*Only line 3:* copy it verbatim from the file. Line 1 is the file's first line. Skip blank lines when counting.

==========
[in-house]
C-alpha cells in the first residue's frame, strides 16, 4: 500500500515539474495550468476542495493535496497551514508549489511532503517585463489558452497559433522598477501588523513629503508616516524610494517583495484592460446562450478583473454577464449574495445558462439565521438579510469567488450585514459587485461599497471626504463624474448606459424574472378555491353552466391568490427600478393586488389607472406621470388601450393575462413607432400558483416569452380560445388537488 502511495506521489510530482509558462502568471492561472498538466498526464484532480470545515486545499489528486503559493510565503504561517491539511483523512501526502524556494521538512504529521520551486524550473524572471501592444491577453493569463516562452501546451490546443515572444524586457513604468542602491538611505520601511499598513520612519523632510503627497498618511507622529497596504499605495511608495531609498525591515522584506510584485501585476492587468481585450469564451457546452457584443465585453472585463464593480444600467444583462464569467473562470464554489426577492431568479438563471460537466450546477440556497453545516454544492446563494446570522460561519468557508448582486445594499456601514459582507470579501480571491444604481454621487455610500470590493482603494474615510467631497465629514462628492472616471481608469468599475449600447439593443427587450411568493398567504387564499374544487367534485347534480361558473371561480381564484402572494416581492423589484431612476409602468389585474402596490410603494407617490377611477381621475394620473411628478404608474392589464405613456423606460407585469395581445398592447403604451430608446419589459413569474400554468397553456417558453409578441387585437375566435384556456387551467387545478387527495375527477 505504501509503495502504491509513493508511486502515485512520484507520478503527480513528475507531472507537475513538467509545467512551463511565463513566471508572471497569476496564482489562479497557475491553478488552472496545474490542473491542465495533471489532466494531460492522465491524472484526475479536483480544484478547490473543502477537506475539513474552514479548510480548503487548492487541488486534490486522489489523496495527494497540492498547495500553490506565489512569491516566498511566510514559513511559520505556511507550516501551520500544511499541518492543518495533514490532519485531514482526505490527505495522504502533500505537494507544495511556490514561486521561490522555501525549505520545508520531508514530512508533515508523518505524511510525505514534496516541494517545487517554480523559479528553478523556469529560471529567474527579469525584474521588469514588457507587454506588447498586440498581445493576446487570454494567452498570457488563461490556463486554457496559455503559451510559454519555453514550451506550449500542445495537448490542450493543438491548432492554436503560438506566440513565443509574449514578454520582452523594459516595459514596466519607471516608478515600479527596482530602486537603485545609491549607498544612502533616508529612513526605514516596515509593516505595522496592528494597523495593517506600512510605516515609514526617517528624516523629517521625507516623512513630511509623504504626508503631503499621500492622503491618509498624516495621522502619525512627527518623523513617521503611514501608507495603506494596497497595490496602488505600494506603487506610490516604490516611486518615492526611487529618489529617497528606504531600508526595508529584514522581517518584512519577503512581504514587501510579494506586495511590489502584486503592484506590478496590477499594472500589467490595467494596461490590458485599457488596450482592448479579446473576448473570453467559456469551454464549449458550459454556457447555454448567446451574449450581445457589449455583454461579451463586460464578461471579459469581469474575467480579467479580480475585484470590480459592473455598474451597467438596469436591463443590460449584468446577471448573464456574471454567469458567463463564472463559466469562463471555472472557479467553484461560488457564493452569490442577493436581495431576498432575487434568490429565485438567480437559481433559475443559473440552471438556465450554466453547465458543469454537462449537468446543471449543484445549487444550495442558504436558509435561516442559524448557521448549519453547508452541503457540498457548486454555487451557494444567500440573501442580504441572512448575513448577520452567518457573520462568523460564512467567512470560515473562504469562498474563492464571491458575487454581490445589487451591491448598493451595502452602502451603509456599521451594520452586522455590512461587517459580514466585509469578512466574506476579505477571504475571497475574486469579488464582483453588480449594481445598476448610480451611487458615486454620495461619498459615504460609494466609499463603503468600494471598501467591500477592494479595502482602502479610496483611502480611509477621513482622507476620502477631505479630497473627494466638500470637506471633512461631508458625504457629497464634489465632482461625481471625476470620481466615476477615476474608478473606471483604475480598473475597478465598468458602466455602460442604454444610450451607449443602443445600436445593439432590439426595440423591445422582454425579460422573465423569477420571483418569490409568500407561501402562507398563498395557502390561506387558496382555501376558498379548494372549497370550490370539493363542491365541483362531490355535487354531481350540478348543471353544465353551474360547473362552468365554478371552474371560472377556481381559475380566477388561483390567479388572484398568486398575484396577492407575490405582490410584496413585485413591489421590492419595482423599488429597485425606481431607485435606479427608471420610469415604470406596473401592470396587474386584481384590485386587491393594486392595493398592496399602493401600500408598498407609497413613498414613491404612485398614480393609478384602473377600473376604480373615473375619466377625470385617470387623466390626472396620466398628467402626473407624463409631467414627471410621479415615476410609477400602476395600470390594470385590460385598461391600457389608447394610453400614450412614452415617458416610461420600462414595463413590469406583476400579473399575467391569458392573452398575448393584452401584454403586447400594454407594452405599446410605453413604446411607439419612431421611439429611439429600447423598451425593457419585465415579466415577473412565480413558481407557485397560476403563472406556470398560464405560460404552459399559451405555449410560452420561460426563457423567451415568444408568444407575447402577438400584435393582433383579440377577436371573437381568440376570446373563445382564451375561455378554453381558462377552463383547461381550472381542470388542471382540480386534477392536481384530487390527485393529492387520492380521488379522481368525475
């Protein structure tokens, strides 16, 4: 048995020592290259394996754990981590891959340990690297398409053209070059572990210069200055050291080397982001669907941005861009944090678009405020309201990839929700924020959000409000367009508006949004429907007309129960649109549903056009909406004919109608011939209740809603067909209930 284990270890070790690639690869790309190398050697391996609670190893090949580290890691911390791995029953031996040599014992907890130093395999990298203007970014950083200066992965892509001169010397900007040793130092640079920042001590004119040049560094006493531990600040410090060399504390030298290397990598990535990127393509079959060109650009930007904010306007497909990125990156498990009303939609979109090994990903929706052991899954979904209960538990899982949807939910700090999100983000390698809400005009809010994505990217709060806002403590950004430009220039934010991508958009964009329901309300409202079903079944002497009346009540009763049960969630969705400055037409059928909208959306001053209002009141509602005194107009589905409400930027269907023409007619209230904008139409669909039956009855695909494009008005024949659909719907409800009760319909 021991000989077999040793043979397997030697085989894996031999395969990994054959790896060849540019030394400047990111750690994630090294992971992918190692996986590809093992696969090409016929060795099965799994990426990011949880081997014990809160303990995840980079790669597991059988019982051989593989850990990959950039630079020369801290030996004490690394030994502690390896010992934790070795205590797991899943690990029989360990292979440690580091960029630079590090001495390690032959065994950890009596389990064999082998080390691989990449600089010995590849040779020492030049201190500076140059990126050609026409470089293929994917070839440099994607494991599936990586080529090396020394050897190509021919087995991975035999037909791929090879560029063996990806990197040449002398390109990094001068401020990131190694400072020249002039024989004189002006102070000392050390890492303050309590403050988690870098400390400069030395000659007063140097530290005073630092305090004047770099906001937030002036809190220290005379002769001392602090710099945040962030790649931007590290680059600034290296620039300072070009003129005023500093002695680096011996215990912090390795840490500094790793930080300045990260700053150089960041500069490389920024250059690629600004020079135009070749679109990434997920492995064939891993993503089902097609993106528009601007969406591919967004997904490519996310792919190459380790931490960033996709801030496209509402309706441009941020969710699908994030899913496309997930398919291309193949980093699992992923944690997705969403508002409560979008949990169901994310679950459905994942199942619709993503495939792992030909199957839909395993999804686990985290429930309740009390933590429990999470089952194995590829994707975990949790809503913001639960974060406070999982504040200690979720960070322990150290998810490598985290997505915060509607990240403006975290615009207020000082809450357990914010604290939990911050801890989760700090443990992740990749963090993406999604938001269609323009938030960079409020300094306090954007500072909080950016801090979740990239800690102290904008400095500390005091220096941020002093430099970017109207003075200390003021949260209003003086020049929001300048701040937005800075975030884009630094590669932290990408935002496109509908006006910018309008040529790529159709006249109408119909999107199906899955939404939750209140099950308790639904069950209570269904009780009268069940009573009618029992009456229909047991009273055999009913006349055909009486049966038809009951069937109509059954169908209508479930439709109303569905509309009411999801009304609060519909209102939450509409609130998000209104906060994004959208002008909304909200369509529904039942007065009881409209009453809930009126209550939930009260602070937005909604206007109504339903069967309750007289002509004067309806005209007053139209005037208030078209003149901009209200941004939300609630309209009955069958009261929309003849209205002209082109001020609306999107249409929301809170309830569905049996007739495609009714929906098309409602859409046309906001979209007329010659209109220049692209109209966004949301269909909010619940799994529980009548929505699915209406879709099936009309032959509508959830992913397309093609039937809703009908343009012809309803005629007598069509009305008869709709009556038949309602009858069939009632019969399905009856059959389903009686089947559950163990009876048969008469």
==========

């Protein structure tokens, strides 16, 4: 048995020592290259394996754990981590891959340990690297398409053209070059572990210069200055050291080397982001669907941005861009944090678009405020309201990839929700924020959000409000367009508006949004429907007309129960649109549903056009909406004919109608011939209740809603067909209930 284990270890070790690639690869790309190398050697391996609670190893090949580290890691911390791995029953031996040599014992907890130093395999990298203007970014950083200066992965892509001169010397900007040793130092640079920042001590004119040049560094006493531990600040410090060399504390030298290397990598990535990127393509079959060109650009930007904010306007497909990125990156498990009303939609979109090994990903929706052991899954979904209960538990899982949807939910700090999100983000390698809400005009809010994505990217709060806002403590950004430009220039934010991508958009964009329901309300409202079903079944002497009346009540009763049960969630969705400055037409059928909208959306001053209002009141509602005194107009589905409400930027269907023409007619209230904008139409669909039956009855695909494009008005024949659909719907409800009760319909 021991000989077999040793043979397997030697085989894996031999395969990994054959790896060849540019030394400047990111750690994630090294992971992918190692996986590809093992696969090409016929060795099965799994990426990011949880081997014990809160303990995840980079790669597991059988019982051989593989850990990959950039630079020369801290030996004490690394030994502690390896010992934790070795205590797991899943690990029989360990292979440690580091960029630079590090001495390690032959065994950890009596389990064999082998080390691989990449600089010995590849040779020492030049201190500076140059990126050609026409470089293929994917070839440099994607494991599936990586080529090396020394050897190509021919087995991975035999037909791929090879560029063996990806990197040449002398390109990094001068401020990131190694400072020249002039024989004189002006102070000392050390890492303050309590403050988690870098400390400069030395000659007063140097530290005073630092305090004047770099906001937030002036809190220290005379002769001392602090710099945040962030790649931007590290680059600034290296620039300072070009003129005023500093002695680096011996215990912090390795840490500094790793930080300045990260700053150089960041500069490389920024250059690629600004020079135009070749679109990434997920492995064939891993993503089902097609993106528009601007969406591919967004997904490519996310792919190459380790931490960033996709801030496209509402309706441009941020969710699908994030899913496309997930398919291309193949980093699992992923944690997705969403508002409560979008949990169901994310679950459905994942199942619709993503495939792992030909199957839909395993999804686990985290429930309740009390933590429990999470089952194995590829994707975990949790809503913001639960974060406070999982504040200690979720960070322990150290998810490598985290997505915060509607990240403006975290615009207020000082809450357990914010604290939990911050801890989760700090443990992740990749963090993406999604938001269609323009938030960079409020300094306090954007500072909080950016801090979740990239800690102290904008400095500390005091220096941020002093430099970017109207003075200390003021949260209003003086020049929001300048701040937005800075975030884009630094590669932290990408935002496109509908006006910018309008040529790529159709006249109408119909999107199906899955939404939750209140099950308790639904069950209570269904009780009268069940009573009618029992009456229909047991009273055999009913006349055909009486049966038809009951069937109509059954169908209508479930439709109303569905509309009411999801009304609060519909209102939450509409609130998000209104906060994004959208002008909304909200369509529904039942007065009881409209009453809930009126209550939930009260602070937005909604206007109504339903069967309750007289002509004067309806005209007053139209005037208030078209003149901009209200941004939300609630309209009955069958009261929309003849209205002209082109001020609306999107249409929301809170309830569905049996007739495609009714929906098309409602859409046309906001979209007329010659209109220049692209109209966004949301269909909010619940799994529980009548929505699915209406879709099936009309032959509508959830992913397309093609039937809703009908343009012809309803005629007598069509009305008869709709009556038949309602009858069939009632019969399905009856059959389903009686089947559950163990009876048969008469």